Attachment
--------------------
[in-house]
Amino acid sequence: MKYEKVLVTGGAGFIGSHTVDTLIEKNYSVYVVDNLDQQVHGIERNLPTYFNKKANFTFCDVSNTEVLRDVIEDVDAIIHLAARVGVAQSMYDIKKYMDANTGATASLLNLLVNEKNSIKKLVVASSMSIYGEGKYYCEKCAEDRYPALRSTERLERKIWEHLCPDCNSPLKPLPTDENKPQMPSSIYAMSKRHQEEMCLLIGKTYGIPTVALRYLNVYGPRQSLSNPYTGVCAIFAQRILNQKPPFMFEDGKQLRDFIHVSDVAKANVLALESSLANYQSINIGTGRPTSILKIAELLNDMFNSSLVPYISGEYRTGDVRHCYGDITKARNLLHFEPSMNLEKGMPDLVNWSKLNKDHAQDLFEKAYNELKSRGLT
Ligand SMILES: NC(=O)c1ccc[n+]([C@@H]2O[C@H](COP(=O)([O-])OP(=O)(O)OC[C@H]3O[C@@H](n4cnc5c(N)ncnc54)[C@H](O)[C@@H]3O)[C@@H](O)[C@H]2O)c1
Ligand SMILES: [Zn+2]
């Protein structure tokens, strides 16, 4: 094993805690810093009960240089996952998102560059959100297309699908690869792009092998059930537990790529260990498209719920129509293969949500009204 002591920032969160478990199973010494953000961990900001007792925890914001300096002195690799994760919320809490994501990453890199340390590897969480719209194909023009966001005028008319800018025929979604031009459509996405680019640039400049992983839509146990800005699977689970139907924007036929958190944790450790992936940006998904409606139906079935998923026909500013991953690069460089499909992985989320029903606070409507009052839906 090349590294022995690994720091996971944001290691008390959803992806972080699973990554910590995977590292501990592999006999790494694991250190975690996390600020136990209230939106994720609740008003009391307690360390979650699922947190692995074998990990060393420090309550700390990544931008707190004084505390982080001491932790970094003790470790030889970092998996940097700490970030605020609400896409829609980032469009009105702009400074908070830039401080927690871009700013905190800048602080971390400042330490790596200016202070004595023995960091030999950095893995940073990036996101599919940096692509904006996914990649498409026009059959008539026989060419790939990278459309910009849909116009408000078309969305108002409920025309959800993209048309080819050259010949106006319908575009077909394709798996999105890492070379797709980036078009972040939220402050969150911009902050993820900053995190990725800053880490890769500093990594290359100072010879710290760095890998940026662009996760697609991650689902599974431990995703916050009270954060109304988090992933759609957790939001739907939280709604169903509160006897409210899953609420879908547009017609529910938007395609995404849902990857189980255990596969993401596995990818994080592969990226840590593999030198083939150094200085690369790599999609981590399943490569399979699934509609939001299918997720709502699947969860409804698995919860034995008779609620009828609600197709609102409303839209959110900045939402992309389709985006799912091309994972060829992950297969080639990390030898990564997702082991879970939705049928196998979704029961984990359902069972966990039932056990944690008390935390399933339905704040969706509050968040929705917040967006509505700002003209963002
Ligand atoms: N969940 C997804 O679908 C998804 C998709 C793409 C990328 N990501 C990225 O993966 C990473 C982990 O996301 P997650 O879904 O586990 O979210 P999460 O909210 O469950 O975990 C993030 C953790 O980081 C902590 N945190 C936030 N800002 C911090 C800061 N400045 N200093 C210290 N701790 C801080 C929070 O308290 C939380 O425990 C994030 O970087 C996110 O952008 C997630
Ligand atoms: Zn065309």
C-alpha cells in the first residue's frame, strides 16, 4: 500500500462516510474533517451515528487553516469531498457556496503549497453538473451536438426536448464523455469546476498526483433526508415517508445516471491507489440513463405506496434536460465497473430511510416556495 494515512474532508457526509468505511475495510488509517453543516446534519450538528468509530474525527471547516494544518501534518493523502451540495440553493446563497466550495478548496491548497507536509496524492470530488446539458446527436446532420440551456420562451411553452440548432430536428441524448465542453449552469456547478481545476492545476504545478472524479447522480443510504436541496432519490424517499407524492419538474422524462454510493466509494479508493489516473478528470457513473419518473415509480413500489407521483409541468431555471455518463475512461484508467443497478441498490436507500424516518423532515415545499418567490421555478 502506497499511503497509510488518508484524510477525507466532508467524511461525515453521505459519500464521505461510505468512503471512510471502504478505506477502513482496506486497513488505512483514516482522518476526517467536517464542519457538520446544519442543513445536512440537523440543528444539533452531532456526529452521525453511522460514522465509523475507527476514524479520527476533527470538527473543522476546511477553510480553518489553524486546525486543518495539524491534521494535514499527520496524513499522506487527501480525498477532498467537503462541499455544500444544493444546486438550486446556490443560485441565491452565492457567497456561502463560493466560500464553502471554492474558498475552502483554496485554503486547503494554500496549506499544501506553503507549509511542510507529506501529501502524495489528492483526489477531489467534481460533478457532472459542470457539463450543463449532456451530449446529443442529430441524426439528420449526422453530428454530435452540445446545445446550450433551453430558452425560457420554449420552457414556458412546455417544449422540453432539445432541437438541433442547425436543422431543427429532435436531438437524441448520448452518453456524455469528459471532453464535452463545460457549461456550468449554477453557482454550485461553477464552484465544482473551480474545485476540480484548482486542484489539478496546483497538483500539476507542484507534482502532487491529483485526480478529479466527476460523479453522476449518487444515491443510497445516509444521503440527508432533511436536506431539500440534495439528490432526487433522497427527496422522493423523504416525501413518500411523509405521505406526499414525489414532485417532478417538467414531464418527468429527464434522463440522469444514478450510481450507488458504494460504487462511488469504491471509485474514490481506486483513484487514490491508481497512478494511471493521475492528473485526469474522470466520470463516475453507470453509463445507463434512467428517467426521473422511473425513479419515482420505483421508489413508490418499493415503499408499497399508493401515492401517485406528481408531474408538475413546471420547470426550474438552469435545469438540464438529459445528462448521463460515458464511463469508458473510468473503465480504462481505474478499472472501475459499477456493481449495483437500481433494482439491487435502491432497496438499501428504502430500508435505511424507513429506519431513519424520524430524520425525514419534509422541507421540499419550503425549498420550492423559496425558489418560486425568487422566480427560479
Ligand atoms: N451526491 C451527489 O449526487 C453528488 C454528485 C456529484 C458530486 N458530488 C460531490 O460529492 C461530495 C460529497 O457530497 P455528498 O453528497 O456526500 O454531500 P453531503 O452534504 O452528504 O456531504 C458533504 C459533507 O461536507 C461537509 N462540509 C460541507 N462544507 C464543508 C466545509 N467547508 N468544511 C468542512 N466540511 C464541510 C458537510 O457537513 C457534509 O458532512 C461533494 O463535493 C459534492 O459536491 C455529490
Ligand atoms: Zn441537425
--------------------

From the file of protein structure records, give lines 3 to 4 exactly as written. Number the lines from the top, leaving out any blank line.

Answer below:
Ligand SMILES: NC(=O)c1ccc[n+]([C@@H]2O[C@H](COP(=O)([O-])OP(=O)(O)OC[C@H]3O[C@@H](n4cnc5c(N)ncnc54)[C@H](O)[C@@H]3O)[C@@H](O)[C@H]2O)c1
Ligand SMILES: [Zn+2]